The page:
Two more stops on your tour should be the shopping paradise known as Orchard Road, reminiscent of Fifth Avenue in New York, and the once-notorious Bugis Street, now home to Singapore’s largest flea market and an even-bigger collection of street-food stalls. Eating there in the crowded shed-like buildings is a great way to meet the locals and if you're not sure what's on your plate, there's always someone happy to tell you, sometimes with a twinkle in the eye.
As for getting around, pretty much anywhere you want to go is accessible via possibly the world’s cleanest and most efficient subway, the Mass Rapid Transit (MRT), while taxis are plentiful and cheap.
Passengers to and from Changi Airport, however, cannot get a direct downtown service. You have to change at Tanah Merah, just a few minutes’ ride from the terminals, another struggle for those with luggage. At the cruise terminal, the situation is far worse, involving a 10min half-mile walk.
The name Changi was once synonymous with the infamous POW camp near what today is one of the largest airfield complexes in South East Asia. Past ill-fame is now largely forgotten, with the airport perhaps the most award-winning anywhere in the world, garnering at least 500 titles since 1981. With 55m passengers passing through in 2015, it is the seventh busiest in the world for international traffic, just below Kennedy New York. Getting on for 200,000 people pass through the airport every day, not including staff.
With competition intense as a hub, and not just from traditional near-neighbours such as Kuala Lumpur, Bangkok and Hong Kong but also the airports of the Gulf region Changi is looking to the future with the planned 2107 opening of T4. This new building occupies the former Budget Terminal site but the two-storey structure is seven times larger at 195,000sq m. There will be 17 aircraft stands available for narrow-body aircraft, four stands for wide-bodies.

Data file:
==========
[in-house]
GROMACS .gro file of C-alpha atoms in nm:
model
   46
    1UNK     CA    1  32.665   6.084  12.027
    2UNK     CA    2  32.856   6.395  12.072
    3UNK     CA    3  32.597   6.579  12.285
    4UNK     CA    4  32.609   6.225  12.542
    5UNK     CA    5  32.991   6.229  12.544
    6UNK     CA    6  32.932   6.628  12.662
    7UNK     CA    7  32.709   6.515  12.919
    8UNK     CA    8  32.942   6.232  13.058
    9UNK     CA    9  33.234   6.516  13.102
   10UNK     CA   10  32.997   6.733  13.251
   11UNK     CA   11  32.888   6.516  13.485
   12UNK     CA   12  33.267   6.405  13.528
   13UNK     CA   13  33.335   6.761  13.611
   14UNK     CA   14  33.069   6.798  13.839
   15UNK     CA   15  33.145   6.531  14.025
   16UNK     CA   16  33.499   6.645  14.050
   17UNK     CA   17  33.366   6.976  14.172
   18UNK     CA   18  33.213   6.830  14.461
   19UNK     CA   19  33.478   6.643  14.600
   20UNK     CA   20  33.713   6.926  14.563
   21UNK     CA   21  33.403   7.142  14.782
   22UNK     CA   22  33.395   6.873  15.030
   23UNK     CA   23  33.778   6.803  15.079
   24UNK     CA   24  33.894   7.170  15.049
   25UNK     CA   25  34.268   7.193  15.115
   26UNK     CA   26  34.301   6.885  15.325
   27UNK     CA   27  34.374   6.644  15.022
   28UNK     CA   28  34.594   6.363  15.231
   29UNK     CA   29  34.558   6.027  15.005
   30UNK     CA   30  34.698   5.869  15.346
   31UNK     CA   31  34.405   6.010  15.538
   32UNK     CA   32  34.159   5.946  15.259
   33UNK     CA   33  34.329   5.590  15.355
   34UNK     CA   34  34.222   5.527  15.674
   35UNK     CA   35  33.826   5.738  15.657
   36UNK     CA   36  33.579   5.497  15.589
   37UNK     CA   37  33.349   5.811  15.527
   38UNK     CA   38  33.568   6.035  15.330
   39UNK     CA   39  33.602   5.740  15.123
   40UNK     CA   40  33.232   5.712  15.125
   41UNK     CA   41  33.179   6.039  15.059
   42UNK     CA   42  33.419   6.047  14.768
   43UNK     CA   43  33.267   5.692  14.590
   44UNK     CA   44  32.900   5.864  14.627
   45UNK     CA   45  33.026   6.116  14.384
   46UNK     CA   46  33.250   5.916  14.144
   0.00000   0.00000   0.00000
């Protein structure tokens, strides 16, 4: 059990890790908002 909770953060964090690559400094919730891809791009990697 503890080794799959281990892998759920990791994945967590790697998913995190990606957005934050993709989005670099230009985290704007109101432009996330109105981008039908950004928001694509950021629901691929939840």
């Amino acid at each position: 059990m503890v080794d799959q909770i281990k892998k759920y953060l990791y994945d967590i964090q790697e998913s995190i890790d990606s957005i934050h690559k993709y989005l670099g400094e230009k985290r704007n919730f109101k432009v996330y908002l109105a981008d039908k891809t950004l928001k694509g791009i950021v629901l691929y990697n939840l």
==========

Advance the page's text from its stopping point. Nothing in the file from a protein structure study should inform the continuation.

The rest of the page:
Moving in will be Air Asia, Cathay Pacific, Korean Air and Vietnam Air. While great emphasis has been placed on high technology within the new terminal space, it will be connected to T2 by a conventional airport shuttle bus rather than the automated Changi Airport Skytrain that links the other terminals. Already visible is a 68m-high ramp control tower.
Changi has made much noise regarding facilities for transfer/connecting passengers which account for large percentage of its business. And quite rightly too. One is spoilt for choice and it would be possible to spend a week at the airport, be fed very well, perhaps spend a lot of money, and keep fit and healthy.
Aerotel Transit Hotel, Terminal 1, offers quality accommodation, an outdoor pool, fitness and smoking area for those who must indulge. However, pride of place goes to the world’s first airport butterfly garden, featuring state-of-the-art landscaping and a 6m grotto waterfall. Cactus, orchids and sunflowers are featured in other gardens, but outside.
When it comes to shops, there are 350 to choose from and by 2019 the new Jewel complex in T1 will be complete, covering 134,000sq m and besides the plethora of commercial outlets will include Forest Valley, a huge five-storey garden filled with thousands of trees and plants.
Business Traveller magazine has awarded Changi its “Airport of the Year” prize on 18 consecutive occasions. There is every indication that this will continue.
All comments are filtered to exclude any excesses but the Editor does not have to agree with what is being said. 100 words maximum
Josefa Lawson, Montreal, Canada
Changi Airport is not only beautiful but the service and accessibility is the best in the world.